Fascinating, wouldn't you agree? Another marvelous concept was proffered concerning the question of how rich future generations will be:
If you expect economic growth to continue at the average annual rate of 2.3 percent, to which we've grown accustomed, then in 400 years, the average American will have an income of more than $1 million per day-and that's in the equivalent of today's dollars (i.e., after correcting for inflation). Does it really make sense for you and me to sacrifice for the benefit of those future gazillionaires?
Not something you hear the warm-mongers worrying about, is it? Of course, the flipside is how today's decisions might actually impact future generations:
I'll make the extreme assumption that our environmental recklessness threatens to shave 1 percentage point off economic growth forever. Because of compounding, our disposable incomes will be reduced by 9.5 percent a decade from now and by 63 percent a century from now-perhaps because we'll spend 63 percent of our incomes relocating coastal cities. Now toss in some standard (but arguable) assumptions about risk aversion and discounting. (Note to econogeeks: I assumed a risk-aversion coefficient of 1, and I discounted future generations' welfare at an annual rate of 5 percent, partly because we might care less about them and partly because we're not sure they'll exist.) Run this through your calculator, and you'll find we should spend up to about 17 percent of our incomes on climate control-provided that our investment is effective. That's an expenditure level that I expect would satisfy Al Gore.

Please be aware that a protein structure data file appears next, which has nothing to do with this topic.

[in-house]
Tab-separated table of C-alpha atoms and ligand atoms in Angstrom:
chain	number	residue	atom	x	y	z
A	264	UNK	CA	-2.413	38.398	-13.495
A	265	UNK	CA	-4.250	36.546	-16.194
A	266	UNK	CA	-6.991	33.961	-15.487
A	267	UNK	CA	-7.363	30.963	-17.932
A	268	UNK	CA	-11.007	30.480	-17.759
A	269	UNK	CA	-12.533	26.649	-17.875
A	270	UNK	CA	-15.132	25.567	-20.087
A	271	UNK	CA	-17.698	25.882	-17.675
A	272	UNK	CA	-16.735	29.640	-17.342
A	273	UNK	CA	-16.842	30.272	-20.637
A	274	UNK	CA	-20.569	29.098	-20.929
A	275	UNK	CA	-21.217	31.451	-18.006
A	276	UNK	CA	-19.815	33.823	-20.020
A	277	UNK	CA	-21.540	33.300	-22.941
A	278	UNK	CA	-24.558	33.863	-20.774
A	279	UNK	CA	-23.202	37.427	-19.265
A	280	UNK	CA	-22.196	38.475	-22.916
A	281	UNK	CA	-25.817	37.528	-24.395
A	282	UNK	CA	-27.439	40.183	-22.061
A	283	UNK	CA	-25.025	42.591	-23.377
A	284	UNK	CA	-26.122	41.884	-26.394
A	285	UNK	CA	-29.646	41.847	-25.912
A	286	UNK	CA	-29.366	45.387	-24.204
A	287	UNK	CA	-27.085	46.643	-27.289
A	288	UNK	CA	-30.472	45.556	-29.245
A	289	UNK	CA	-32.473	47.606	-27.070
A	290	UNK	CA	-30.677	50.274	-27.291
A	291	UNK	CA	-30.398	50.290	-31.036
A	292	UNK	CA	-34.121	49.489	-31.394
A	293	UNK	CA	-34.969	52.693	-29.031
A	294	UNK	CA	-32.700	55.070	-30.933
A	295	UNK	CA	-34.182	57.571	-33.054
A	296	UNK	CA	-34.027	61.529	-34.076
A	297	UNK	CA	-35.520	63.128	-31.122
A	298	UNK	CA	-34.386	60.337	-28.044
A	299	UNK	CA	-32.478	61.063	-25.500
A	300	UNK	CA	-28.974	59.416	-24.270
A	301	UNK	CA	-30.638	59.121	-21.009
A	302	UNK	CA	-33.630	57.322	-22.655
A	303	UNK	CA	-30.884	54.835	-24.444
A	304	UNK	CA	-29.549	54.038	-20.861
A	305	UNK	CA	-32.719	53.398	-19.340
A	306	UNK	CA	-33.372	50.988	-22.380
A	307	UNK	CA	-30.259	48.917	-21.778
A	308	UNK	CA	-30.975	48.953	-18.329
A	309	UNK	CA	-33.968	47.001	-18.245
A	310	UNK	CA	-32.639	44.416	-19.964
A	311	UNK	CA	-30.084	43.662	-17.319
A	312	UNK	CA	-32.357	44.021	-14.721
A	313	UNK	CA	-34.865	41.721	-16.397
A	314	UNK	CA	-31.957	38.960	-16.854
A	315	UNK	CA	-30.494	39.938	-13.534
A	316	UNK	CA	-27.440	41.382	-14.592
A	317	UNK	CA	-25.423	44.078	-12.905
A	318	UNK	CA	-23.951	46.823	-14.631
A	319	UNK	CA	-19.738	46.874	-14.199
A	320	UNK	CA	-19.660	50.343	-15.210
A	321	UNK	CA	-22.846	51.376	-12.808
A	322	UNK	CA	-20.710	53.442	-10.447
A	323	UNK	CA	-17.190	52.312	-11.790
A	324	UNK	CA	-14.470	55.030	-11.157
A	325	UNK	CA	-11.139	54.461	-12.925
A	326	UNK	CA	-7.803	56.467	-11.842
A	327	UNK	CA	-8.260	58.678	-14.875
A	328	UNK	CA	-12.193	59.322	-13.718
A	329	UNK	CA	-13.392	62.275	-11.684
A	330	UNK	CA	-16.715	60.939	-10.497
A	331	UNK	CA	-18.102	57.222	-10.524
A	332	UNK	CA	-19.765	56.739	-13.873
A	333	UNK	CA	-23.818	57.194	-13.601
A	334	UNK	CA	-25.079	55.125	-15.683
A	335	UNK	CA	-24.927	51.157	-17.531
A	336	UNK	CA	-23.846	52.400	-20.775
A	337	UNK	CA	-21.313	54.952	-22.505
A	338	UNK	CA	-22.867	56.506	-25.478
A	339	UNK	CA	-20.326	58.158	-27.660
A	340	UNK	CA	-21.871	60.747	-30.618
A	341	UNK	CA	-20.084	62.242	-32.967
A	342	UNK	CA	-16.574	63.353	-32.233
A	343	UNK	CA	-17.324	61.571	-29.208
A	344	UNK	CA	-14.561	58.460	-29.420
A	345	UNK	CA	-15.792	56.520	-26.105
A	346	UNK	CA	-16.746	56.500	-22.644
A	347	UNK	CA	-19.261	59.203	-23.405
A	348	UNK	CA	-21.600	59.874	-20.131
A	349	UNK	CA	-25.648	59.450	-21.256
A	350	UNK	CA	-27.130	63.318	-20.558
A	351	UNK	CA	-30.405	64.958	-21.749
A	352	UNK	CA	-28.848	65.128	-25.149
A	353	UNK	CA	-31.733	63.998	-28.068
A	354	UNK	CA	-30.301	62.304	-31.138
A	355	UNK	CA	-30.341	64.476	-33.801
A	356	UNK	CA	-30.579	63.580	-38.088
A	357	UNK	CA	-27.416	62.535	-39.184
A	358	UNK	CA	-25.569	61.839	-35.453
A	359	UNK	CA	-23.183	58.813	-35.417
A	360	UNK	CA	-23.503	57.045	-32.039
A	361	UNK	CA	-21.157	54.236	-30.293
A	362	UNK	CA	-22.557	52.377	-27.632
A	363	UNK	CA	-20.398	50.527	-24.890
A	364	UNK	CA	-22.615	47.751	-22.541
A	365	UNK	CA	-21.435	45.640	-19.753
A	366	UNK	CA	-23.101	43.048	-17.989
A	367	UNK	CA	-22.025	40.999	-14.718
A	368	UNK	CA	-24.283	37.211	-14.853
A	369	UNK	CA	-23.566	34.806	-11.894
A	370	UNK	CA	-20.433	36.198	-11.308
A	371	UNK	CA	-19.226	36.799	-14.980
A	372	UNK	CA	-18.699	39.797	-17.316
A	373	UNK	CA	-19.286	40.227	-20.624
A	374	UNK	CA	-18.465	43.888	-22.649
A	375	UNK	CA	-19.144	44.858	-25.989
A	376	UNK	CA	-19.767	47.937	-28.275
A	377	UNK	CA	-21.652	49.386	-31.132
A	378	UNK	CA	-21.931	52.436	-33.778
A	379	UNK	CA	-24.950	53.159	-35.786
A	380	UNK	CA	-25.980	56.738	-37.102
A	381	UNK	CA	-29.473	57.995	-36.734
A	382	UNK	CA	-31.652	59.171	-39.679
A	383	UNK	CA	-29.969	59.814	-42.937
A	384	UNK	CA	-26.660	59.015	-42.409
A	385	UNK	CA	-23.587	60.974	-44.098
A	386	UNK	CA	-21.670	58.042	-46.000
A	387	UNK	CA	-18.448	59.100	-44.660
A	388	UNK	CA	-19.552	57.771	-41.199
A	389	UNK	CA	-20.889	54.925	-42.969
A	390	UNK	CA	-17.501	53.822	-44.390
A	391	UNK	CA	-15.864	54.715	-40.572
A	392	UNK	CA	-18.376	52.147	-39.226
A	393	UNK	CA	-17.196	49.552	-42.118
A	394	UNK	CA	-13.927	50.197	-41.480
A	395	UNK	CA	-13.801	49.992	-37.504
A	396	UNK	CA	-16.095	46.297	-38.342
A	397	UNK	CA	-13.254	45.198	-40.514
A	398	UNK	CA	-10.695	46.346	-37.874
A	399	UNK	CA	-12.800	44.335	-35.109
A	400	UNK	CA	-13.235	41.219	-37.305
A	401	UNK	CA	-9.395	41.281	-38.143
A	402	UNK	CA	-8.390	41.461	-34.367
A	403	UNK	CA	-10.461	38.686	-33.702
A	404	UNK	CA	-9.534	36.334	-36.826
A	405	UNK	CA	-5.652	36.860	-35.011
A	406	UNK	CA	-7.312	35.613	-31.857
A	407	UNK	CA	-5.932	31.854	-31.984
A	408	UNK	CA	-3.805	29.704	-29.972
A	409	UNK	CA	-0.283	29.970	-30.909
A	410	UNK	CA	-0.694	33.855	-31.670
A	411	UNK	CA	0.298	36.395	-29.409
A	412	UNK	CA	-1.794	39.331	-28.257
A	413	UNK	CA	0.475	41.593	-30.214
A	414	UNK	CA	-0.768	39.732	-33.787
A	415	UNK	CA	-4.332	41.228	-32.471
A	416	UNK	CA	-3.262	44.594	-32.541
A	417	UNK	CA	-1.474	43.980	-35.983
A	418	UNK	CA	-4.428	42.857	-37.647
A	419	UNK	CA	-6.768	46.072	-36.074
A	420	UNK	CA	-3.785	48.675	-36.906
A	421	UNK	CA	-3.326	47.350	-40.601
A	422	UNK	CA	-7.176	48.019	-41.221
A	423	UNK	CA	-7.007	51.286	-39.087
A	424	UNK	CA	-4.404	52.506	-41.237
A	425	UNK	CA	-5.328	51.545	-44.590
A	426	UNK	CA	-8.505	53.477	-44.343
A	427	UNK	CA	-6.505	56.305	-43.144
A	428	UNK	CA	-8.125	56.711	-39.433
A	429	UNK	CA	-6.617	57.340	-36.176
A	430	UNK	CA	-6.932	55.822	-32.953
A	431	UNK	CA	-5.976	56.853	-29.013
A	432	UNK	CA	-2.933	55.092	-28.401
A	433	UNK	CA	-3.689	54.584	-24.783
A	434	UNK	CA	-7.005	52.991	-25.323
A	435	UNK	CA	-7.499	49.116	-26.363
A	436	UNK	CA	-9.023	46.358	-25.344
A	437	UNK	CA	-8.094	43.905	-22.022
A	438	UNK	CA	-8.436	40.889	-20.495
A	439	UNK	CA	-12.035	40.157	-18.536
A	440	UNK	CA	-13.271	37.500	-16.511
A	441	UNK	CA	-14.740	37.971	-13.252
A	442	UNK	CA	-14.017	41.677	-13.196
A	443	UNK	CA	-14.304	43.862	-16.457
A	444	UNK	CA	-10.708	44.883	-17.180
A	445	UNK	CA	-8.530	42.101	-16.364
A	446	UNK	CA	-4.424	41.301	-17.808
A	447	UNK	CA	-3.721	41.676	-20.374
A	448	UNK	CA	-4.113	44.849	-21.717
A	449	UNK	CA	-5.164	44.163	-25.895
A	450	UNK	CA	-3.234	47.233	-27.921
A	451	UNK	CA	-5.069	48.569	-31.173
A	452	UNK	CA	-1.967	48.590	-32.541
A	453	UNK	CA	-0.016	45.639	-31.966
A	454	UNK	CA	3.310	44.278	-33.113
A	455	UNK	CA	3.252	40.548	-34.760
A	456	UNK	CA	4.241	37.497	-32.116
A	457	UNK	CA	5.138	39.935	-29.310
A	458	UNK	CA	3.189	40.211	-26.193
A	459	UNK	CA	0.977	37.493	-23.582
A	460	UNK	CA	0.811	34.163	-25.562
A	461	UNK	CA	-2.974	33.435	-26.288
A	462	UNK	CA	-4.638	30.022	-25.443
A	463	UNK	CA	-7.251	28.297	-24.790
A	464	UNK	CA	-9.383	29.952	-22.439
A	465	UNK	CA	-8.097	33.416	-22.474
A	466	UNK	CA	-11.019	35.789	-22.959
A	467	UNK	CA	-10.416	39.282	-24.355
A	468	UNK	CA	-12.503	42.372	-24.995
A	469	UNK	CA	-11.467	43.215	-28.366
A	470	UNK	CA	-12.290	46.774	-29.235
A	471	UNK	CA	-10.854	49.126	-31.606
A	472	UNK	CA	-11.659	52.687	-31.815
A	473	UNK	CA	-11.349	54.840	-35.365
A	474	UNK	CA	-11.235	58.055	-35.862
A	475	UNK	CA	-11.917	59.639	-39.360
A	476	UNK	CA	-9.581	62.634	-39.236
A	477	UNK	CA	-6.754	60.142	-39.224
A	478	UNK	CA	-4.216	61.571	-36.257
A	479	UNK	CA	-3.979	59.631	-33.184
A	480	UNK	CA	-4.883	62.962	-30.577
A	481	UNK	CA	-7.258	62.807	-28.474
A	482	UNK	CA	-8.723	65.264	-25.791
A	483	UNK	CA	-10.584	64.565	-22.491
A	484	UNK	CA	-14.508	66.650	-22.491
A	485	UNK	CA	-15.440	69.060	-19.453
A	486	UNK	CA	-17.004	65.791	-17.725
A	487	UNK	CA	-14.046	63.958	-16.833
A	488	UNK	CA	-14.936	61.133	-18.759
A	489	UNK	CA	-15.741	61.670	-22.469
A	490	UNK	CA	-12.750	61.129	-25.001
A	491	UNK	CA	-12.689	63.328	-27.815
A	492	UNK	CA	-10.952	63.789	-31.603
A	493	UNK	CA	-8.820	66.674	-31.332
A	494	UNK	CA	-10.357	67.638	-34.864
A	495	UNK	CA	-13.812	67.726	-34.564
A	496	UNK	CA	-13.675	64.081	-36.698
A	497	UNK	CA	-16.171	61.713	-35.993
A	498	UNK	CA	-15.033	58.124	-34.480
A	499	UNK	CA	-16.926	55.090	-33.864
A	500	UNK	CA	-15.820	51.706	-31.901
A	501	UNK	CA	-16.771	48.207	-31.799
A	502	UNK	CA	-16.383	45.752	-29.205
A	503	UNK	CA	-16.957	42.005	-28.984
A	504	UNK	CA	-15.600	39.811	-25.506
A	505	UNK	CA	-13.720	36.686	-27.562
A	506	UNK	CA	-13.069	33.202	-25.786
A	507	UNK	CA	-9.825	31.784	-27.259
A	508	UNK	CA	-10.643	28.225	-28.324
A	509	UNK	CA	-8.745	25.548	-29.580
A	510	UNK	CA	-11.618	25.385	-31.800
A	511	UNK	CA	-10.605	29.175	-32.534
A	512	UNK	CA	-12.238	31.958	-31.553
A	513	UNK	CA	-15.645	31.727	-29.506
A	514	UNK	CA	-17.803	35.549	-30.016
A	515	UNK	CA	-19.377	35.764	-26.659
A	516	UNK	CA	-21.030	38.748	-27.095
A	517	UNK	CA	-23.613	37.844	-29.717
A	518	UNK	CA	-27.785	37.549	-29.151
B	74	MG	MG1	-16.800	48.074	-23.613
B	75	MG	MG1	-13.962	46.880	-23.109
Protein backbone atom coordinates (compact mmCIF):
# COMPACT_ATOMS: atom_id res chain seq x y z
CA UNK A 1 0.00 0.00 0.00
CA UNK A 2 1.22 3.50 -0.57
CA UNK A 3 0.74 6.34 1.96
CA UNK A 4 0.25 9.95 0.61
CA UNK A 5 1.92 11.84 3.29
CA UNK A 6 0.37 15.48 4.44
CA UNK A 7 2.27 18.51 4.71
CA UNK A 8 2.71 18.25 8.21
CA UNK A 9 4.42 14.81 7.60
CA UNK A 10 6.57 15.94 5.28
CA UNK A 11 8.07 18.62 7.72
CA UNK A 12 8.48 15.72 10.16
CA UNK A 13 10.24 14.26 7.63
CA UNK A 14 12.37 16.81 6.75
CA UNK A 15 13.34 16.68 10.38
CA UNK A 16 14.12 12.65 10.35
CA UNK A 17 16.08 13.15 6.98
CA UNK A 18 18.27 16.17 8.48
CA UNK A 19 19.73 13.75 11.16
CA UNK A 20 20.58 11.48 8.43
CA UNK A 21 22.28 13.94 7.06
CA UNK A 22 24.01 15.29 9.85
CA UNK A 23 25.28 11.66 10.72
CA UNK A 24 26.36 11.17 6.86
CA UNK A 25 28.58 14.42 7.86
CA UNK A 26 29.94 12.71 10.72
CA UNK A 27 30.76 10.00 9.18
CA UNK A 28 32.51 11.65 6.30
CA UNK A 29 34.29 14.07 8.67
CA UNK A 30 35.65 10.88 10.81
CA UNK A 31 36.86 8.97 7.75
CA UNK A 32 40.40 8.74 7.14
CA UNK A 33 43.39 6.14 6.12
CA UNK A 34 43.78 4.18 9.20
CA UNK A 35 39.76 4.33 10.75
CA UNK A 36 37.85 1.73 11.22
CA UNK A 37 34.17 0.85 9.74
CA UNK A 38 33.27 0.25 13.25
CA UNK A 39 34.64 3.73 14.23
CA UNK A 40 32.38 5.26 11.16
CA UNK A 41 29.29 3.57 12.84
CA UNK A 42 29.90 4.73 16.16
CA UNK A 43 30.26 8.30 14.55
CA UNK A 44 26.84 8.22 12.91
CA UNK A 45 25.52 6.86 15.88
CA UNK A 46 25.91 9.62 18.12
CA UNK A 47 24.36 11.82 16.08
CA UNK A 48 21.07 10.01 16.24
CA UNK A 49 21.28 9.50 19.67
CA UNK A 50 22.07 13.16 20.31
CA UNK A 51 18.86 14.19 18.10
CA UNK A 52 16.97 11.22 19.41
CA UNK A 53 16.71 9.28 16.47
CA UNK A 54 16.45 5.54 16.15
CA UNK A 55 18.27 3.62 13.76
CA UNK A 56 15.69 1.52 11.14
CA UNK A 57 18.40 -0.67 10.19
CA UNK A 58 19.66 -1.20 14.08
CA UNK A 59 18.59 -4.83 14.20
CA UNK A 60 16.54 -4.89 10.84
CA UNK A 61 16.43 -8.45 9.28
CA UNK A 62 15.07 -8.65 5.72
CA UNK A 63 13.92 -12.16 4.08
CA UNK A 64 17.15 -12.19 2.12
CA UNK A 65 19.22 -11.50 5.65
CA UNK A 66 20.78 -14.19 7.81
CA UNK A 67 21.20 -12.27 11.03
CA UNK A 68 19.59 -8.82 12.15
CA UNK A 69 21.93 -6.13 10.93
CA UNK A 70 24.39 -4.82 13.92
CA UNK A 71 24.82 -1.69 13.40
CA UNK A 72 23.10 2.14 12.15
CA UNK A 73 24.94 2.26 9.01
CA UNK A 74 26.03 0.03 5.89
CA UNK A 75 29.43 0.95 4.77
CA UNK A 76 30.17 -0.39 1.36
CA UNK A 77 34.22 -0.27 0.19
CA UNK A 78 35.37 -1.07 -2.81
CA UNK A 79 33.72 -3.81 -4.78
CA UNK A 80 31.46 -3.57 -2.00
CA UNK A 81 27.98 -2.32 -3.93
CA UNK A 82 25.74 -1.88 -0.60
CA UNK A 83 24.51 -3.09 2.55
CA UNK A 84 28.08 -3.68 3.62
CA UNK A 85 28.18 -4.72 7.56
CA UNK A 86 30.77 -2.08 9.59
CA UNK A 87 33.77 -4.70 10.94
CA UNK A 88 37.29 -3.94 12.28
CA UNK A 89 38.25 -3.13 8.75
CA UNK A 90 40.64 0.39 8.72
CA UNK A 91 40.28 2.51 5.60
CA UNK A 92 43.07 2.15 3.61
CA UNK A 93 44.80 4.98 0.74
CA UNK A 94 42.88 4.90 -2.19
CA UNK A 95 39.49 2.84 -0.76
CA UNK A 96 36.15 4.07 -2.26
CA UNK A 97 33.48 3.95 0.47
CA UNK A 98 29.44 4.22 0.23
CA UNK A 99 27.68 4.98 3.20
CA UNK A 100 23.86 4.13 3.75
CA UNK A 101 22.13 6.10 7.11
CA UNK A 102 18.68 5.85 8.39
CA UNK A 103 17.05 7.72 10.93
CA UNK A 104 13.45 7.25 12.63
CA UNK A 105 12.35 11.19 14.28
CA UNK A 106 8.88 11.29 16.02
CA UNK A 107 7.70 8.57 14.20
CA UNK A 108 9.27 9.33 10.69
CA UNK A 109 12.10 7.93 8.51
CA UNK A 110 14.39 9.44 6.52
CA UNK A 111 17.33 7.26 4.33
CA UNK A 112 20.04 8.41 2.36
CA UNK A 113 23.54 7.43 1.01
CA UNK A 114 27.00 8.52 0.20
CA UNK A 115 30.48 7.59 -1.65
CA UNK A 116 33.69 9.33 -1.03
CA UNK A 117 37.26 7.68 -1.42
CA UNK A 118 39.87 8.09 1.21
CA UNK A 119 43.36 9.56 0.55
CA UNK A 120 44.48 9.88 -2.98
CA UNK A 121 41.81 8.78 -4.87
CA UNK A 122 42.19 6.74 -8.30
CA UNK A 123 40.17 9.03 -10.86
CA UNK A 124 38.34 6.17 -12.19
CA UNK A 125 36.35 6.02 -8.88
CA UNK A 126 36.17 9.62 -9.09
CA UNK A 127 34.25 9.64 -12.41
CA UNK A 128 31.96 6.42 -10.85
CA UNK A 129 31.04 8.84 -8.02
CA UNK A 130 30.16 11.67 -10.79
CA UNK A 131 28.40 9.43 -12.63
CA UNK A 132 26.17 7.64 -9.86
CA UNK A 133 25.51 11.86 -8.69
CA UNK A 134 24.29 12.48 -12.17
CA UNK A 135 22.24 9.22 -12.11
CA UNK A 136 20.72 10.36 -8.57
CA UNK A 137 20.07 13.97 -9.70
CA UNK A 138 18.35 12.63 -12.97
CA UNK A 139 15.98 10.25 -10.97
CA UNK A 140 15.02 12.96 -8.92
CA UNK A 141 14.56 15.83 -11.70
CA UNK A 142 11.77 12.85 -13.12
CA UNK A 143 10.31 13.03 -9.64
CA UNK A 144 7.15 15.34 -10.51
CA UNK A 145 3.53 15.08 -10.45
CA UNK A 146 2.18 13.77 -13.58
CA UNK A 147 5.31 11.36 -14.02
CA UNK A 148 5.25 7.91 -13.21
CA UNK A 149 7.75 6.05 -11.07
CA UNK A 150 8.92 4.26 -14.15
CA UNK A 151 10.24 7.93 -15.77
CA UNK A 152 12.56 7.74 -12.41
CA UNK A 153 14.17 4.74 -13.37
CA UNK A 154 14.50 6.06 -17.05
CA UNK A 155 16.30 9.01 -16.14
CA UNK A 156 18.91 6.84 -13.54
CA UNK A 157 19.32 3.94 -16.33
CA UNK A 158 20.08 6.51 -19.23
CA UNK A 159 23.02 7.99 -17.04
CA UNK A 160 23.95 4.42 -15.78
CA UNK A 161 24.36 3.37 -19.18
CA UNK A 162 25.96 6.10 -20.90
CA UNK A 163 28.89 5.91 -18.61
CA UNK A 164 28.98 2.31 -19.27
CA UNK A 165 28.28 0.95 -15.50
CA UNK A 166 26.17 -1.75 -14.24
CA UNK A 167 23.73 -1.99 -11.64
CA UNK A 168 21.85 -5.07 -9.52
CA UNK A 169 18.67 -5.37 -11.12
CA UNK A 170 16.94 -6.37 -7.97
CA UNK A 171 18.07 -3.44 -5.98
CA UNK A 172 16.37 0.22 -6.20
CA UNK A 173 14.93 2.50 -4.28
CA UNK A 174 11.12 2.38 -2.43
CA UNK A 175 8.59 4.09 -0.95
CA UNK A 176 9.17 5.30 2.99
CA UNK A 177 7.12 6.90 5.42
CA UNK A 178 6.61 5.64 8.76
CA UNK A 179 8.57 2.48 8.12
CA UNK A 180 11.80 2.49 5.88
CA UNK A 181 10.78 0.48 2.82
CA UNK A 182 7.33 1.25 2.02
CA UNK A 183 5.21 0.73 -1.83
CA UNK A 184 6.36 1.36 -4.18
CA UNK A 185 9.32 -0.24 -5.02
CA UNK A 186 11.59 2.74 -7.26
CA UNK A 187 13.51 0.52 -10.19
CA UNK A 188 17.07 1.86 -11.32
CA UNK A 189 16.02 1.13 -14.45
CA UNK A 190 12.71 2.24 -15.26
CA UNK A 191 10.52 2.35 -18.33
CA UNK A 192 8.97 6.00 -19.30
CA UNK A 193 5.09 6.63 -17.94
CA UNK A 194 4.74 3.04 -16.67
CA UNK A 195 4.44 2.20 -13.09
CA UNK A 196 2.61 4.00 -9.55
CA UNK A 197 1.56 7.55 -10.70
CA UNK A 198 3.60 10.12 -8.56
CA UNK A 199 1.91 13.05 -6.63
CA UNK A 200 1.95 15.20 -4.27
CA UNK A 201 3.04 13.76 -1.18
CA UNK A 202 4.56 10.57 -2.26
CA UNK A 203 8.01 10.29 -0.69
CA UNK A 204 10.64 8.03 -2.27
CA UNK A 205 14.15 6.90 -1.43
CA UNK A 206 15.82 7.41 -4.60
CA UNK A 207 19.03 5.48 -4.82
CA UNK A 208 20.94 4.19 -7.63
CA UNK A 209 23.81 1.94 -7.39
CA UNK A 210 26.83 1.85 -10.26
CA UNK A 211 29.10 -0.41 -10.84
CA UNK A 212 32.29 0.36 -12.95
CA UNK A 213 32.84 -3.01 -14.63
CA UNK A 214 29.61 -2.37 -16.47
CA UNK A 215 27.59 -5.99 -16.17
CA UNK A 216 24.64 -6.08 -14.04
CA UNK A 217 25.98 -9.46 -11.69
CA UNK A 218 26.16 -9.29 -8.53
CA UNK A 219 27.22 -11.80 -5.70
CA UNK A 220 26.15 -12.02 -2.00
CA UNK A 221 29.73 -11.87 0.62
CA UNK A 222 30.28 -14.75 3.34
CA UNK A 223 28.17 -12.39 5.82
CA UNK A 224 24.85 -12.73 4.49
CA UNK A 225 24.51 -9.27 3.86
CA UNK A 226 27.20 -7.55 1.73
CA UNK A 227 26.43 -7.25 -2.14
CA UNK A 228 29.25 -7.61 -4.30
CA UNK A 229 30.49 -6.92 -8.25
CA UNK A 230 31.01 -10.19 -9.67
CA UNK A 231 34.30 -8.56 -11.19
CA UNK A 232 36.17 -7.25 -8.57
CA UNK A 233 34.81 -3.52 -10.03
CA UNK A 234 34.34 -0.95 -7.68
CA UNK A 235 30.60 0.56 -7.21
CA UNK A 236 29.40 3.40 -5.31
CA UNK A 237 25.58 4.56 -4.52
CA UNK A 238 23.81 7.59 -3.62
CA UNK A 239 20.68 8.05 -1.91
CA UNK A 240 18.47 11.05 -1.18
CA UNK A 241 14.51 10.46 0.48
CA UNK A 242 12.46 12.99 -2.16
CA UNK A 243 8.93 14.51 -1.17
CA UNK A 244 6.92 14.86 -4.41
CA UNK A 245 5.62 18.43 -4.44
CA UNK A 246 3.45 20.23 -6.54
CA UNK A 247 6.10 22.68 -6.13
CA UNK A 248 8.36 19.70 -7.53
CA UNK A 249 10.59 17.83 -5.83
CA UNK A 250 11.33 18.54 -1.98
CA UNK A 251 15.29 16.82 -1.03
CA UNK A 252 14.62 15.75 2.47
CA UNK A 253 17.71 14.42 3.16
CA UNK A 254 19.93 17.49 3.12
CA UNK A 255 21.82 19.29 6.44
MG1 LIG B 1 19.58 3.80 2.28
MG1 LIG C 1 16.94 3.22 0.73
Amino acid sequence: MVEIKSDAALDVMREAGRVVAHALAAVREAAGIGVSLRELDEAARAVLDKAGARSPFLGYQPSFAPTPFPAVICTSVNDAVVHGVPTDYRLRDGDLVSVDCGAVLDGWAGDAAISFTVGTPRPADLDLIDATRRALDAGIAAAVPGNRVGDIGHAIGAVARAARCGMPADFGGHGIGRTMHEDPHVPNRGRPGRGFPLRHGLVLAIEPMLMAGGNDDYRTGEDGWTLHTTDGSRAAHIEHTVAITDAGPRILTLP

Now, just imagine if such equations were being considered at the early part of the Industrial Revolution. What would our world look like if environmentalists had as large an impact on economic and energy policies at the beginning of the 20th century as they do today?
The extreme possibility is that there'd be no cars or airplanes, we'd still be burning wood and or coal in our fireplaces to heat our homes, and using oil lamps or candles to read by.
Certainly, this doesn't mean environmental concerns should be totally ignored from the equation. However, as the recent No Nukes alarmism and resulting damage to both the economy and the atmosphere points out, it is a grave error to exclusively use unscientific and unproven theories about present and future ecological risks to establish policy.
This is akin to thinking that just raising taxes without cutting spending will actually balance the federal budget.
In the end, just as there are scientists that are skeptical about anthropogenic global warming, there are also experts in other fields such as economics whose views on this controversial issue need to be added to the discussion so that policymakers can arrive at better conclusions than those which halted the construction of nuclear power plants during the '70s.
As the warm-mongers only want one side of this multifaceted issue on the table, it is the media's responsibility to continually offer not just the skeptical view of the science involved, but maybe more importantly, what experts in other areas intricately connected to this matter have to say as well.
Anything less, and media are once again abdicating their responsibility to the public in order to act as environmental advocates.